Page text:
Well, it’s not like the next generation console’s going to be released without any form of marketing support – ‘Greatness Awaits’, remember – but we think that it’s becoming increasingly obvious that the PS3 is going to remain the platform holder’s flagship console throughout the holiday season. With the system still yet to reach a mainstream price point – it’ll almost certainly be reduced to $199 in North America at some point this year – it strikes us that the manufacturer’s going to give the console one last Christmas to shine. It may seem like a baffling strategy at first – and we’ve struggled with the concept ourselves for several months – but it does actually make some sense.
The reality is that the hardcore market will purchase the PS4 regardless. The lure of new entries in popular franchises such as Killzone and inFAMOUS will prove too strong for devoted gamers, and, short of a $599 US dollar-esque pricing disaster, the system will sell out at launch irrespective of the PS3’s line-up. Much like the Wii U, those early sales will eventually tail off in early 2014, but that’s when the company can change direction. Theoretically, it has very little to lose by focusing on its existing system this Christmas, and yet it has a whole lot to gain.
With the software that’s currently in the pipeline for the PS3 and a reduced price point, the console is going to sell absolute gangbusters this year. Sony estimated 10 million units in its recent financial forecast, but we already have some reason to believe that it may be intentionally setting its targets low. Regardless, we wouldn’t be surprised if it exceeded that, and it’s important to remember that it will be raking in pure profit in the process. The system is now approaching its eighth year on the market, and you have to imagine that even at a lower cost, it will be seriously raking in cash for the company this year.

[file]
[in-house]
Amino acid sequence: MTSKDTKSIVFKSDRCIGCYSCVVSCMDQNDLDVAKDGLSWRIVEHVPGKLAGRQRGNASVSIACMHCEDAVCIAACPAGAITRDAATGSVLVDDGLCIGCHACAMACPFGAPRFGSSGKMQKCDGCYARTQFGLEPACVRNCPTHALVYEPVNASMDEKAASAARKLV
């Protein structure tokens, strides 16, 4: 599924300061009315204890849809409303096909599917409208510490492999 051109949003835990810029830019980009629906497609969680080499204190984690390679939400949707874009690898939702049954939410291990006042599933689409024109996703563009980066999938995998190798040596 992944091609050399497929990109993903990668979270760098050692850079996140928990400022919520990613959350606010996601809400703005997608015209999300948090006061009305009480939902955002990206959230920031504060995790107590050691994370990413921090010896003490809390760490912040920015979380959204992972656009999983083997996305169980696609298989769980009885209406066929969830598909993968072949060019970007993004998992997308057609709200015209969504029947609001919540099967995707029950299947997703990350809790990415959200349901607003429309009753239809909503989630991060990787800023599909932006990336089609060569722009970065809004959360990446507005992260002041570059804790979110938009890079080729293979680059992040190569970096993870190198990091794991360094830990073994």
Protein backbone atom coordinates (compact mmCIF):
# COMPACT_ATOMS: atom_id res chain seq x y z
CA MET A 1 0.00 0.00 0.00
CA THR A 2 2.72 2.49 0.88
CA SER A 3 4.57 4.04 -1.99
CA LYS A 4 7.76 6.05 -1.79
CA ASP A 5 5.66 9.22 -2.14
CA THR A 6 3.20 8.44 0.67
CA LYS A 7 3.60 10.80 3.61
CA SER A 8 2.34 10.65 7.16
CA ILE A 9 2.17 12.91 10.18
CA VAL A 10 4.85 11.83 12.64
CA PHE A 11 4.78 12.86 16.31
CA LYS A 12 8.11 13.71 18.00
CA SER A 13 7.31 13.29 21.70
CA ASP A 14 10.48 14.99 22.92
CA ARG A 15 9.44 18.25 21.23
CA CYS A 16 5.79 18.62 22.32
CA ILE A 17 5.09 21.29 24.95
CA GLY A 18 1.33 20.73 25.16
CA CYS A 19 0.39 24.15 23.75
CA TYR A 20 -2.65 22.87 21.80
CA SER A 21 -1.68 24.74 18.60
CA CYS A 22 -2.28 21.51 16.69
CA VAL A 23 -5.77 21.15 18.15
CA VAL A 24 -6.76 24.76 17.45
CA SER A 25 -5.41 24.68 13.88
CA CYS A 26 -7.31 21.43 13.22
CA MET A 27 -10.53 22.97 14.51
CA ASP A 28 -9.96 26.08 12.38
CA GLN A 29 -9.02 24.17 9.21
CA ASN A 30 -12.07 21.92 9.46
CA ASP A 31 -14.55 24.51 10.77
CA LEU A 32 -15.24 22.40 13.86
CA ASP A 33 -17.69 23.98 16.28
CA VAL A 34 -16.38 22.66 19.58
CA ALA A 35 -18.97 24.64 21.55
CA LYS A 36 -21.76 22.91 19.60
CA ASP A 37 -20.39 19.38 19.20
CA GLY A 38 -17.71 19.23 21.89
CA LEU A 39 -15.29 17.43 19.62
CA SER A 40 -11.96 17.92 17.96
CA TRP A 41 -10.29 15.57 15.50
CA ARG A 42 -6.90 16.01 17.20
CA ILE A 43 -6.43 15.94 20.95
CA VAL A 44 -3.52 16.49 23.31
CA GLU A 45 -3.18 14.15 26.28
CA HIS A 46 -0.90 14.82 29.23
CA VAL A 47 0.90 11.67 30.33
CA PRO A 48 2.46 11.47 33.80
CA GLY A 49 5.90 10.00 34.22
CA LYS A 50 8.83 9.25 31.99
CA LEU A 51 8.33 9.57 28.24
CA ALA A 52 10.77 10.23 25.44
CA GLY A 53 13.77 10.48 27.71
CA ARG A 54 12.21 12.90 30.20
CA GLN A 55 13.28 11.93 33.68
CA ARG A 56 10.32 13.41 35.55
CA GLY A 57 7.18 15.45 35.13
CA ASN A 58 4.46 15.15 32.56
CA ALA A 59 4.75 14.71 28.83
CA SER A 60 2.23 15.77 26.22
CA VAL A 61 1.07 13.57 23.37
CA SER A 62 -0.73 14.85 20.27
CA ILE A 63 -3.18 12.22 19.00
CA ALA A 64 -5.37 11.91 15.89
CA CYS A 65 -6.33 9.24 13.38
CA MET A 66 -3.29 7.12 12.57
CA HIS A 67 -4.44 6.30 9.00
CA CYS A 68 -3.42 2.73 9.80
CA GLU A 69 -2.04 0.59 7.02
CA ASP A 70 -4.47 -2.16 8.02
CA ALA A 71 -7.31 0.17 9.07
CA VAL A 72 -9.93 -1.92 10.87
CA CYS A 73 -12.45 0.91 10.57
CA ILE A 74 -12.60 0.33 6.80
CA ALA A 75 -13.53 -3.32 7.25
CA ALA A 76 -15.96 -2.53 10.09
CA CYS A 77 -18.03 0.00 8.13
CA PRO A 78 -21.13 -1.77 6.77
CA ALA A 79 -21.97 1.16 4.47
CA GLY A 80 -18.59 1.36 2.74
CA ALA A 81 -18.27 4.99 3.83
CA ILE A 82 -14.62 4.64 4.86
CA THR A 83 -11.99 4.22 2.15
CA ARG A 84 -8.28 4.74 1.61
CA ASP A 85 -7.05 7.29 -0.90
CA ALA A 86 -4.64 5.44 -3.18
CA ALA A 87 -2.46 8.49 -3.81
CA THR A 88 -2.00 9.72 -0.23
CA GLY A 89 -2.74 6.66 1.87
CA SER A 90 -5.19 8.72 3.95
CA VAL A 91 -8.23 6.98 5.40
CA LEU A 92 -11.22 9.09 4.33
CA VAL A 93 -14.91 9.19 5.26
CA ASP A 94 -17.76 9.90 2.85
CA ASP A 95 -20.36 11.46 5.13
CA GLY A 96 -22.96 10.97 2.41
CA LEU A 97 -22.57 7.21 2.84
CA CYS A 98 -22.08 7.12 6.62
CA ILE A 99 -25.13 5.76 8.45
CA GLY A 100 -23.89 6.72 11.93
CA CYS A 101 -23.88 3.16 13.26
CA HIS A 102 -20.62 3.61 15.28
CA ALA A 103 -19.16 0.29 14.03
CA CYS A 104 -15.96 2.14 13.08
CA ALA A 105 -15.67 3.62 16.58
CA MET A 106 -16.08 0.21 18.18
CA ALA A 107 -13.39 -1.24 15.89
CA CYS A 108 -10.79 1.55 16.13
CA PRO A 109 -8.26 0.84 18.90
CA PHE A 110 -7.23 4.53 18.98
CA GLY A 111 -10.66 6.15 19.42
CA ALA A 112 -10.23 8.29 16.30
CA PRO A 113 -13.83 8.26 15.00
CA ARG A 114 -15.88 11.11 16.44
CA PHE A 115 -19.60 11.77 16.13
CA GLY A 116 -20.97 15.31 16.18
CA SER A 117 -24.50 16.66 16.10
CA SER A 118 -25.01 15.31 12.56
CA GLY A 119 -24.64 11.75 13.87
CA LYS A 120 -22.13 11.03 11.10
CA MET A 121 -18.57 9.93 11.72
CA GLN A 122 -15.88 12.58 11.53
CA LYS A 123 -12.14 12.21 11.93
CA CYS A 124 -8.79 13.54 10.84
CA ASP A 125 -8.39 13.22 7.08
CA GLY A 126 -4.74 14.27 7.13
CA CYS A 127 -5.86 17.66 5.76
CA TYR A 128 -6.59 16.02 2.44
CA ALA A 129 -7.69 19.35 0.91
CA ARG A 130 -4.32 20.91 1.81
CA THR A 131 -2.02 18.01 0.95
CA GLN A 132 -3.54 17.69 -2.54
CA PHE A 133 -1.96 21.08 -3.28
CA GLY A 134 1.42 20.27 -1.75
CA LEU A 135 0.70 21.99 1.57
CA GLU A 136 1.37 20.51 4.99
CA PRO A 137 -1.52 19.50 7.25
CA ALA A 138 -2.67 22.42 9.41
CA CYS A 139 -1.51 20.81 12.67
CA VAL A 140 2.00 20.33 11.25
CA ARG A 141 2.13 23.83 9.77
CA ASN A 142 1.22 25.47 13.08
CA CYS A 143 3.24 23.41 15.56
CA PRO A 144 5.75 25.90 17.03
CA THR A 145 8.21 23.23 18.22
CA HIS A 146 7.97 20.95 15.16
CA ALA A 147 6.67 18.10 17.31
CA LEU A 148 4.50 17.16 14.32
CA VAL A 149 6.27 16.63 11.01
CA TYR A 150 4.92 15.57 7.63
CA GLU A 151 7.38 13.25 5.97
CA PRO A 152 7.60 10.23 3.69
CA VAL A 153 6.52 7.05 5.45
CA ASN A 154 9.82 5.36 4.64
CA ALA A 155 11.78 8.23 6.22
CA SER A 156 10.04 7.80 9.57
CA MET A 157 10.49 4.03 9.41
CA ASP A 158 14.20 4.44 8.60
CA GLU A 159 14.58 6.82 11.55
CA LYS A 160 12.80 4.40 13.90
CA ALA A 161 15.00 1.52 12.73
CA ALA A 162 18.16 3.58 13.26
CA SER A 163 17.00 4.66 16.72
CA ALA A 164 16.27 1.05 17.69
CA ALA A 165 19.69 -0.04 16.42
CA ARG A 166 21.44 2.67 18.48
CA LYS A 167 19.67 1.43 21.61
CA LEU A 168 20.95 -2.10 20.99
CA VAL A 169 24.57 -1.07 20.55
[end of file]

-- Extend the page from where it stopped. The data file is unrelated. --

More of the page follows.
And, ultimately, that will put the PS4 in good stead. It’s true that Microsoft’s likely to sprint out of the blocks with the next Xbox, but guiding the PS3 through another successful holiday season will not necessarily doom its successor to failure. Realistically, how many more units is the Redmond-based manufacturer likely to sell in a single quarter? And let’s not forget that the North American firm’s refreshed system will actually have competition this time around – from both current and next generation machines.
Sony’s clearly looking to the future with its hardware transition strategy, and there’s definitely some sense in the decision. It will bank big profits on the back of the likes of Gran Turismo 6 this Christmas, and lock a number of casual players into its brand. Meanwhile, the PS4 will still get its moment in the spotlight, and should find itself in a much stronger position than its predecessor on account of actually being on store shelves this time around. Whether the next Xbox rockets to an early lead or not, it doesn’t really matter – the Japanese manufacturer is more concerned with the long game, as the PS3 is currently proving in spades.
What do you make of Sony’s strategy with the PS4? Do you think that the company’s making the right decisions with its current generation software line-up? Let us know in the comments section below.